Why no links to the book, you ask? Well, Focal Plane is not a commercial blog, so I can’t place links to retail outlets. But it’s easy enough to find the book on Amazon, I promise. Get a copy of the book tomorrow while it’s hot, and please consider writing a review for the anthology on Amazon and/or Goodreads.

The Final Week

With Thanksgiving just gone it’s only five days remaining for this year’s NaNoWriMo. I’ve just passed the 40,000-word mark and it’s been a battle to keep up with the writing. I didn’t do any writing on Black Friday, and it wasn’t because I went out shopping. I sat and watched TV most of the day and ignored my computer until 4 o’clock in the morning, when I woke up and realized I wasn’t going to fall back asleep any time soon.

I could work on my novel but instead I’ve been redecorating the blog with some holiday-themed background paper and sorting through some art supplies. I’m pretty much doing whatever I can besides working on the novel. I have 10,000 words to go and five days, so that’s not too bad. I just don’t know if my story will be resolved in anther ten thousand words, but all I can do is try. That’s what NaNoWriMo is for, right?

No Peace on Thanksgiving

I don’t normally write blog posts about politics or current events here on Focal Plane, but today I’m just so angry that here it comes.

I hate leaf blowers. I hate the shrieking noise, I hate the filth blowing off the nasty things. I hate the pollution leaf blowers cause. I hate the excuses people give for using those things, and I hate the hypocrisy of urging people to ride bikes to reduce pollution and then giving a free pass to the pollution produced by lawn equipment.

Did you know there are no anti-pollution requirements or noise controls on lawn equipment? Why not? Leaf blowers are loud enough they can cause hearing damage, and loud noise contributes to high blood pressure, too, among other issues. It’s especially bad for children. Aren’t we concerned about people’s health and the environment?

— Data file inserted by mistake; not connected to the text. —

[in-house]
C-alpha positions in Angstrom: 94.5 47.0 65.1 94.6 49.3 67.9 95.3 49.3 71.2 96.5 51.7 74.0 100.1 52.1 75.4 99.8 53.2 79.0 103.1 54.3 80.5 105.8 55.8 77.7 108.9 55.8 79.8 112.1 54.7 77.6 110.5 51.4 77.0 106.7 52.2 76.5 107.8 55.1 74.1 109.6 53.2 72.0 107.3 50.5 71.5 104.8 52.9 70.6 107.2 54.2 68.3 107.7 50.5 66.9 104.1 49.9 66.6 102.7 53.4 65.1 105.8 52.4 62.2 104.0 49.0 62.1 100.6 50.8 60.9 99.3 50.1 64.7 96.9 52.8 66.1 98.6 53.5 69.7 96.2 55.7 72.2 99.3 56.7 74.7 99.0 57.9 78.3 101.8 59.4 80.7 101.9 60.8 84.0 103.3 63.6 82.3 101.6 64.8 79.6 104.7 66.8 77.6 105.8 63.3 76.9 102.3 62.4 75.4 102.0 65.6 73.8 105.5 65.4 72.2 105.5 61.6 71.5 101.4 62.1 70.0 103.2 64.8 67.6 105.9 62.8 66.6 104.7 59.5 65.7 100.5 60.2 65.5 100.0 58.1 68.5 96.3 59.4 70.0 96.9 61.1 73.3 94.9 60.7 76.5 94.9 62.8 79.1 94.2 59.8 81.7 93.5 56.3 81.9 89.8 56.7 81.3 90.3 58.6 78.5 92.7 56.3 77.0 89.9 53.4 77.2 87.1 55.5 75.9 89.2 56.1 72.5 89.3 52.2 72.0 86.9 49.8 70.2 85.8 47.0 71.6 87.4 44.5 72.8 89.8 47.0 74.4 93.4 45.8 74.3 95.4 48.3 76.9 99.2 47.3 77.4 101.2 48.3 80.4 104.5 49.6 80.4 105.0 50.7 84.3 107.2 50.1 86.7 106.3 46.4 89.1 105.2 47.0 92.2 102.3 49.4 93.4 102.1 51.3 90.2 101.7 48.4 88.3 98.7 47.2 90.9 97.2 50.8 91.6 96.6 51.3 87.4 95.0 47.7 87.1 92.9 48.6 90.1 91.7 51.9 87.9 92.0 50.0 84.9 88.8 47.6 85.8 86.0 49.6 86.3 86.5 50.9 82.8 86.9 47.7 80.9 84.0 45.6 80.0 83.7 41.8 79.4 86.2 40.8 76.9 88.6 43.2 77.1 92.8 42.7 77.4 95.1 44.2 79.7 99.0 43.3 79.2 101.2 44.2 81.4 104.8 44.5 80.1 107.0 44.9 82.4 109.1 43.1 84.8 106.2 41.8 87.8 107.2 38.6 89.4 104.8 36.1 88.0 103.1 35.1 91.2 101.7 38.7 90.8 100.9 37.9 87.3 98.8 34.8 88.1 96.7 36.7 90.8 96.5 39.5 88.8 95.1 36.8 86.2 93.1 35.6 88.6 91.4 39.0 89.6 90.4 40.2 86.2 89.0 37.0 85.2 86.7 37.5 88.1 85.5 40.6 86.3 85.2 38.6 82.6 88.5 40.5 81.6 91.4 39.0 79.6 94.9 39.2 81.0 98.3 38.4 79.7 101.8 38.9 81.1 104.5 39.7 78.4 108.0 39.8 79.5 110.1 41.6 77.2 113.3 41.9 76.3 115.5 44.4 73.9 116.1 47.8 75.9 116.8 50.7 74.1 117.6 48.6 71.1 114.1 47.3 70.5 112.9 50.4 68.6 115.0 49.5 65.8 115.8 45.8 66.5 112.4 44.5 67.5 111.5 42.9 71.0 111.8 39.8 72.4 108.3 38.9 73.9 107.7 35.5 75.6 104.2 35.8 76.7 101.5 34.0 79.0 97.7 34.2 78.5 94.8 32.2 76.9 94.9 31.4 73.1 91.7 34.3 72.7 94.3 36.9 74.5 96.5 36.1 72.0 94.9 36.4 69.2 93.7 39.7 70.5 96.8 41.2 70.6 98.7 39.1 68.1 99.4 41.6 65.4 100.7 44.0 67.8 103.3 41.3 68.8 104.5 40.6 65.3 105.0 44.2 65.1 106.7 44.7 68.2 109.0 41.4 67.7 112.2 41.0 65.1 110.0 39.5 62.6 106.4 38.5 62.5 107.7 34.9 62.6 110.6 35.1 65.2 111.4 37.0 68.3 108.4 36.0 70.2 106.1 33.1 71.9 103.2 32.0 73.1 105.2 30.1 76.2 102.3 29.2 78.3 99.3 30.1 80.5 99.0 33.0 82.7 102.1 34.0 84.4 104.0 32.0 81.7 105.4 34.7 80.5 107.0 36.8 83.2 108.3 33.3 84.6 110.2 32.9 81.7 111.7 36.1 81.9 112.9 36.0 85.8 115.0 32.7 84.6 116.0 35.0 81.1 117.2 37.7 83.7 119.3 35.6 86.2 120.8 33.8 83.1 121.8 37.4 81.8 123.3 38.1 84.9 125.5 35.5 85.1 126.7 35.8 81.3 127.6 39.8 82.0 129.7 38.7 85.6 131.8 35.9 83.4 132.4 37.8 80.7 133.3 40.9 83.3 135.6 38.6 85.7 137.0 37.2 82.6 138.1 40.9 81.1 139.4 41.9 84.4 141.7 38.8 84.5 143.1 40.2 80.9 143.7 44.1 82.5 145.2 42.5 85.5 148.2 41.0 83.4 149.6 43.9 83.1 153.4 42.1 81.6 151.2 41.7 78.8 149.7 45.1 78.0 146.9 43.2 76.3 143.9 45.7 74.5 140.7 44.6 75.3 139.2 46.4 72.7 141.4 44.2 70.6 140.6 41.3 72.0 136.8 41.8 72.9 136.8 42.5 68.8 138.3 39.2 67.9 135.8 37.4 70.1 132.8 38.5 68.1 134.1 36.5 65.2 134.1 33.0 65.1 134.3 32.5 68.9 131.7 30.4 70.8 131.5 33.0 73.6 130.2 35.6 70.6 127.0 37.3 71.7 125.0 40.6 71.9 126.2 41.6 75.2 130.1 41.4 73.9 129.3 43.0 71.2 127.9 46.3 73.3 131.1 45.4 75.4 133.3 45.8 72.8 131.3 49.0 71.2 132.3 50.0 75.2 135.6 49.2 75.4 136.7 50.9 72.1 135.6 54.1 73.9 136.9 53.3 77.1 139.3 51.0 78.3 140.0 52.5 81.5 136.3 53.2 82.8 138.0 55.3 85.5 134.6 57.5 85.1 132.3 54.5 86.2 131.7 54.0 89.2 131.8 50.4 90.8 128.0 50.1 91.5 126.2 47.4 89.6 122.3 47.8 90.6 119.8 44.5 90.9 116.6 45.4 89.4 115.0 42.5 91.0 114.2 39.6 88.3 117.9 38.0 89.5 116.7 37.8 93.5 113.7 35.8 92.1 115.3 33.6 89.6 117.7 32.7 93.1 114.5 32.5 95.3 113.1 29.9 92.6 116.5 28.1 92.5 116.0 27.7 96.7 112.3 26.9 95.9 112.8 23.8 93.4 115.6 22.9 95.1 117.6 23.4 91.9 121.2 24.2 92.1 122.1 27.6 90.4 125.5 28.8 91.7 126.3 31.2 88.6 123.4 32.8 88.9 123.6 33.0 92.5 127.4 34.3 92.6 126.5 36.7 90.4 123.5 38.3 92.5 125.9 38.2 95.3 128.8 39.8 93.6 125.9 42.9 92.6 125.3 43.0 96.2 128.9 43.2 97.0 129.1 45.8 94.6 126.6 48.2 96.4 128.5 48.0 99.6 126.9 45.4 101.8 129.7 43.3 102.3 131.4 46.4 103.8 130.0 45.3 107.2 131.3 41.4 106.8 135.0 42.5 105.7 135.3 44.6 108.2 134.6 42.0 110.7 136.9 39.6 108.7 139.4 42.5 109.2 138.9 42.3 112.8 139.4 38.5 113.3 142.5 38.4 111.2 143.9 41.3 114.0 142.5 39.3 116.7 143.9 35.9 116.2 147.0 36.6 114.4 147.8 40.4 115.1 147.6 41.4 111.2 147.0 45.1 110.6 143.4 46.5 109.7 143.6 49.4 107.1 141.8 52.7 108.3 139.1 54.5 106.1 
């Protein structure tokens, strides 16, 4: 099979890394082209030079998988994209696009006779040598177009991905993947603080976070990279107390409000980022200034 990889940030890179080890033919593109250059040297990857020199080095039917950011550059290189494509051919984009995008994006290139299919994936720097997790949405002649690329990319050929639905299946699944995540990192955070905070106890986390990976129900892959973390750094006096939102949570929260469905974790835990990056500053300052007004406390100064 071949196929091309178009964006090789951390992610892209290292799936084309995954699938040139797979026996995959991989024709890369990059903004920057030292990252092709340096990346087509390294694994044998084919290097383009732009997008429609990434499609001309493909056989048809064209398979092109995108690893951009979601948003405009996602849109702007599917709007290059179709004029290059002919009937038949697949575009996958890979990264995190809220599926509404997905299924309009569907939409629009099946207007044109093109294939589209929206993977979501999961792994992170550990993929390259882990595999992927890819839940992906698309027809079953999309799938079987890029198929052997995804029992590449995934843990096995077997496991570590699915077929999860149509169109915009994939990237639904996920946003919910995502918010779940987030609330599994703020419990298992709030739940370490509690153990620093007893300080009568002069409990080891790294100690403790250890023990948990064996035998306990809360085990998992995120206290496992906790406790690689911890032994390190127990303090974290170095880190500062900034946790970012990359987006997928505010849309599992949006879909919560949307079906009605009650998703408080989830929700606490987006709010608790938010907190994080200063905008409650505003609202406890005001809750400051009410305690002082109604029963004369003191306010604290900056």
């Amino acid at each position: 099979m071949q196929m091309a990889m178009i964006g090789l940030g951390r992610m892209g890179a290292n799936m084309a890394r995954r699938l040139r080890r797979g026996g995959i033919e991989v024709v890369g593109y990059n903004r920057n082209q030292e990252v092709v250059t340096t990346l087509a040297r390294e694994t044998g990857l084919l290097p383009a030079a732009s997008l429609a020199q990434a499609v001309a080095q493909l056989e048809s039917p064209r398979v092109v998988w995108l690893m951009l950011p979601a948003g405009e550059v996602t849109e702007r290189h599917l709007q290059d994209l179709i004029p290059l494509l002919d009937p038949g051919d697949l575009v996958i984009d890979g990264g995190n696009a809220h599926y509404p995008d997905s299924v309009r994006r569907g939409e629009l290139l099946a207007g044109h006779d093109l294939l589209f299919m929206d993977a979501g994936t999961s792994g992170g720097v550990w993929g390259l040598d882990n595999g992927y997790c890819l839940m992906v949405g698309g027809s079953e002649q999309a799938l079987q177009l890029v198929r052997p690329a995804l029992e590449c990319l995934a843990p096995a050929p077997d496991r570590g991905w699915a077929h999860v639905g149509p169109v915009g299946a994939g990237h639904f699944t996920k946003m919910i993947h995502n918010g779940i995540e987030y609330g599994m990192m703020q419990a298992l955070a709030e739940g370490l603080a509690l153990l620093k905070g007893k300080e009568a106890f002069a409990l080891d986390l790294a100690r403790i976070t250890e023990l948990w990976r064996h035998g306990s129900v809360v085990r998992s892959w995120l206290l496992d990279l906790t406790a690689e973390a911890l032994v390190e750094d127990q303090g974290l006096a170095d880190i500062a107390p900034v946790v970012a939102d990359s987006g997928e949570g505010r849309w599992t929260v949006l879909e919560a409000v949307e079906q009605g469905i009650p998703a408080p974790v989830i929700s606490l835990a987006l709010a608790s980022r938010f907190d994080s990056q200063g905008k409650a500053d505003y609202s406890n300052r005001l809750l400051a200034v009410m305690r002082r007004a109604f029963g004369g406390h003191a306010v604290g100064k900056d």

“Leaf season” here in College Park is year round, but it’s worse during the fall, of course. I’ve spent the last two days listening to the leaf vaccum truck trundle around the neighborhood sucking up leaves. It sounds like a helicopter it’s so loud; black smoke was coming out of the truck’s exhaust and it was blowing so much leaf debris up into the air that it formed a brown cloud — which promptly traveled half a block up my street made me choke. I’m not exaggerating.

And here it’s Thanksgiving Day, and I have at least one neighbor who thinks it’s fine to be out there with an industrial backpack leaf blower (the loudest type) on a holiday. This guy has already spent the last two or three days cleaning his yard, and the leaf piles were picked up by the vacuum truck for the last two days. But he has to be out there again — on a holiday. What is he doing? The leaves are gone.

I hope you have some peace where you live; I hope your neighbors aren’t the noisy, thoughtless kind that excuse what they do by claiming they’re “cleaning up.”  They’re blowing dirt in the air and making a lot of noise. That is not clean, and it’s not healthy.